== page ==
11. From my experience, I think you are still too light on compression and rebound damping. The stock shock is very soft and springy. I don't think you are packing in the whoops, but are just bottoming out. On the attached dyno graph, you can see the stock shock (in green) has very little damping everywhere, both compression and rebound. In comparison, the Cogent Mojave shock (in blue) has more LS comp damping and a little more HS comp damping, but a good healthy amount of rebound damping. On the other hand, the RaceTech shock shaft (in orange) has even less LS rebound damping than a stock shock, but then really ramps up as velocity increases. Your changes are a step in the right direction, but I think you need to go further. My simple suggestions would be to increase the diameter of the compression clamp shim and reduce the rebound crossover thickness to 0.10mm. Remember, if you don't have much compression damping, you cant run much rebound damping...
  12. Terry, It was from a Ducati Monster and as you know, road bikes aren't my strong point. Like you, it is the softest rear shock I have ever dyno'ed. The only other shock that has measured softer is the front shock from a R1200GS. I didn't have the opportunity to view this bike working on the track. I only had rider feedback, which would have steered me in the wrong direction. The dyno allowed me to view its performance here in my workshop without the bike, without a test track and within my tight time schedule.
  13. Here is a great example. I had a customer drop in a shock from a bike I had never worked on before. Customers complaints were "its too stiff and too harsh". The spring measured well and sag settings confirmed it was good for the riders weight. So this indicated that the issue was damping related. A common thought would be to soften the shim stack to reduce damping and given that I had never tuned one of these before, that is a direction I would have considered. Instead, I dyno'ed the shock and observed that it was very soft. Stock is in red. I then figured that the shock was "riding on the spring" and this undamped action was providing the harsh sensation. So I went the opposite direction and added shims to increase both comp and rebound damping. Revalved shock is in blue and as you can see, I have increased compression damping by 400%. This took me a few revalves, with dyno runs each time, to get it to this point. My customers feedback is that it is now much plusher and more controlled. Sure, I could have tested and tested and tested but this was impossible because I didn't have the bike. I could have revalved and delivered it to my customer for him to test before returning it over and over again until he was satisfied, but he would eventually grow unhappy with this process. I'm sure it could be improved even further, especially after getting some rider feedback, but the dyno allowed me to get it close enough that the rider was happy first attempt, provided positive feedback and hasn't returned for a change. I couldn't have delivered these sorts of results without the dyno.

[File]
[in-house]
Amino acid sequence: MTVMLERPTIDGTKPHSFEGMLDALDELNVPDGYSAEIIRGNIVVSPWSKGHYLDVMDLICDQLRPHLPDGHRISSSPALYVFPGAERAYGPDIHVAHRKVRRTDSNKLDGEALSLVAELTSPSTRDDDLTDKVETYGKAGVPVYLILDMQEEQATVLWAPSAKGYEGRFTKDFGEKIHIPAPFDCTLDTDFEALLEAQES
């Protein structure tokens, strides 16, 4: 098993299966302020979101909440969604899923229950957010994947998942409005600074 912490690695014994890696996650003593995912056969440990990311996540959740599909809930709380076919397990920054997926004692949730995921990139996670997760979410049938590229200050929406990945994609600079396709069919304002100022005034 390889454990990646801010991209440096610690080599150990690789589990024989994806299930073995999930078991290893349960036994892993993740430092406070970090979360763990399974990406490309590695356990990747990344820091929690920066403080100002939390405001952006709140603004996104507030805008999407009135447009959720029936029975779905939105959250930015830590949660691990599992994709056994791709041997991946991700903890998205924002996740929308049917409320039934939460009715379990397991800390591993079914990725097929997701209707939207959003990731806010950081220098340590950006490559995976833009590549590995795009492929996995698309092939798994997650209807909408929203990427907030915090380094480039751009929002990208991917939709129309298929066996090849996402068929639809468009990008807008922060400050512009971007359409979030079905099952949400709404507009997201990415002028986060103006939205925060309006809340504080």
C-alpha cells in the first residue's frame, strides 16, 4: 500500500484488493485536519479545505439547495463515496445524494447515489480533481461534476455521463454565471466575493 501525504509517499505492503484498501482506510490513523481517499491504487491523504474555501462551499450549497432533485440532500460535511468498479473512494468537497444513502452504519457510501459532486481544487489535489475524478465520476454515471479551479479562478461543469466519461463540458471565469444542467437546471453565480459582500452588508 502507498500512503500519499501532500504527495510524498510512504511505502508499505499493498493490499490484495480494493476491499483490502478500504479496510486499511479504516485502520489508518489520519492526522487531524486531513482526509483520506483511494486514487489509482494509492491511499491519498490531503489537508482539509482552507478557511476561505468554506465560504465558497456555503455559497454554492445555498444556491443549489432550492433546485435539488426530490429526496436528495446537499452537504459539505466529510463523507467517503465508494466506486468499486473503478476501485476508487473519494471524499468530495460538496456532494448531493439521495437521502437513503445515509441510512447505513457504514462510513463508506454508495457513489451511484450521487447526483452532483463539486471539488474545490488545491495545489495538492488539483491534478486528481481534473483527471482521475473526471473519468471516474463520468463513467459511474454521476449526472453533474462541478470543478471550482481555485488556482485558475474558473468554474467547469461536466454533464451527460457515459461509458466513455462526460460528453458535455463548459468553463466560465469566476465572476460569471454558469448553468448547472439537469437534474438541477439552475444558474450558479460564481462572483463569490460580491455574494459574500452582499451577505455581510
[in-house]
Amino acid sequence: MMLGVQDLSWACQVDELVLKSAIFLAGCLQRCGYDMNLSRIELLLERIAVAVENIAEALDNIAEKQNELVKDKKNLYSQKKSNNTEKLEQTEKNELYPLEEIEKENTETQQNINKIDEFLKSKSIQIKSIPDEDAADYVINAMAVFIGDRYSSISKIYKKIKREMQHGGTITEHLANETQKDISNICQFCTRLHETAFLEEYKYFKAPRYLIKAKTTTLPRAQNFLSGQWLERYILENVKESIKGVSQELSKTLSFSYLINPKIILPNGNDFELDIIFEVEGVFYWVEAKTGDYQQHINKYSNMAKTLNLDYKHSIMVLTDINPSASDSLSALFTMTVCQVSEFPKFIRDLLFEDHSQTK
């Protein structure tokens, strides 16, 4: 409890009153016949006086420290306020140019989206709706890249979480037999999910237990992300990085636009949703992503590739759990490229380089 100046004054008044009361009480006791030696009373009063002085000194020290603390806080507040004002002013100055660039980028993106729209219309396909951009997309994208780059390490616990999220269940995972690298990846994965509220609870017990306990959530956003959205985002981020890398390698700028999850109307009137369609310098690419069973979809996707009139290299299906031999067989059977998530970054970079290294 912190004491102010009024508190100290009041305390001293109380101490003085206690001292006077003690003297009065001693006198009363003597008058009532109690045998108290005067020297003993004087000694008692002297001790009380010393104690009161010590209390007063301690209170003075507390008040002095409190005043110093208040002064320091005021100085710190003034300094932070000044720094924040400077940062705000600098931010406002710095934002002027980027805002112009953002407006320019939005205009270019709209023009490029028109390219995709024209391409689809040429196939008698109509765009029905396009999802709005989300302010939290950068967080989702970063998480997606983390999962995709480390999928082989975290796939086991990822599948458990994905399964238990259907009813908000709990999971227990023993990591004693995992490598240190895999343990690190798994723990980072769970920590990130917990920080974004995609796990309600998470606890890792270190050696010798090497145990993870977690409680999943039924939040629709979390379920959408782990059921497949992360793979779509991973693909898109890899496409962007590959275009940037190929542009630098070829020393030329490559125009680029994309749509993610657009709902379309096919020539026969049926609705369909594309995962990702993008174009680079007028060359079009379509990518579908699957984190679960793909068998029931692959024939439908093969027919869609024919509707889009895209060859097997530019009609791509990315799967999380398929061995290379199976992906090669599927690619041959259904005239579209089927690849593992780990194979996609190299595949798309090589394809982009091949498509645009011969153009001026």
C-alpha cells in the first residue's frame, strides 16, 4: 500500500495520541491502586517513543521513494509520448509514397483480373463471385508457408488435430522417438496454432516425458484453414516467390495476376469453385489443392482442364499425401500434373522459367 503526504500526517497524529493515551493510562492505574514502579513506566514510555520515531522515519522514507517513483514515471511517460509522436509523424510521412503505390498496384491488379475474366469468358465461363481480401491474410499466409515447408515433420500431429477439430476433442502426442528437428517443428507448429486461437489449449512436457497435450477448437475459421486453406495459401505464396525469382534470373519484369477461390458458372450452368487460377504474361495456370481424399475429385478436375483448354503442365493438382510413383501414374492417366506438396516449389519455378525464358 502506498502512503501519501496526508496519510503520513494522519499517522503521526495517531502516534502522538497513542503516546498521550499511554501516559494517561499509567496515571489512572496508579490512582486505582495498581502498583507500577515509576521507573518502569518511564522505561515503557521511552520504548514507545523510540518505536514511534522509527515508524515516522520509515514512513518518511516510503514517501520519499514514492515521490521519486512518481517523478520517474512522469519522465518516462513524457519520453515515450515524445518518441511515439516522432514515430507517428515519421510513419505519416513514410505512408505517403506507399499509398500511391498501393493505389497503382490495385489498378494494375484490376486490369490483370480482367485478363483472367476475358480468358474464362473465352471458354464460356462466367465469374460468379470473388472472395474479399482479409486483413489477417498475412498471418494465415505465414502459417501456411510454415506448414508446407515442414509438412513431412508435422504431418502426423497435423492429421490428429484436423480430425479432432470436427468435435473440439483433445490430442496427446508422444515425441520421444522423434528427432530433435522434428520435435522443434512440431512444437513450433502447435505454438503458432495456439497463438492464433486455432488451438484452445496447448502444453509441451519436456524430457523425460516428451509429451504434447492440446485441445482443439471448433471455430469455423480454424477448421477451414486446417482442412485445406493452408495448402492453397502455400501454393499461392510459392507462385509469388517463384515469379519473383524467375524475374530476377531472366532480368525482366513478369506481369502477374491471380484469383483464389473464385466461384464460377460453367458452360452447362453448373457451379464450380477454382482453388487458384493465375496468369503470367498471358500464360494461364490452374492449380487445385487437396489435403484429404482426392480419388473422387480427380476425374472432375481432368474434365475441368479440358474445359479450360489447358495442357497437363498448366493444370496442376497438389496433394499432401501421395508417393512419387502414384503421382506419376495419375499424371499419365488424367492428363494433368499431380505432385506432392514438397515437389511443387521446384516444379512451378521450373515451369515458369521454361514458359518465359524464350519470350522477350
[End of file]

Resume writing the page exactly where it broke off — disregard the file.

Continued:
14. I'm one of those guys that has purchased a dyno recently. While I won't beat my chest over it, I will spruik the benefits. It was damn expensive (for me), but it has been worth every cent. Obviously there are plenty of good businesses around without dyno's and they have plenty of happy customers. Good settings can be developed through a thorough testing regime with quality test riders. Where the dyno excels is to help highlight issues that are hard to pinpoint while riding, to give a direction to head on new models, gain an understanding of what is causing the customers complaints, getting a setting very close before going to the test track, filtering out placebo from test rider feedback or to ensure consistency which is especially important for customers who send their shocks in and aren't available to test ride on site. Much like Terry's latest revelation, for me, the dyno has disproved more theories than I care to admit. It seriously makes the last 10 years of suspension tuning feel guess work.
  15. Spot on. An RSV with a 2.4mm hole will provide no change to the bleed until the rebound clicker is outside the normal working range. An RSV with a 2mm bleed hole will have little effect with the clicker less than 10.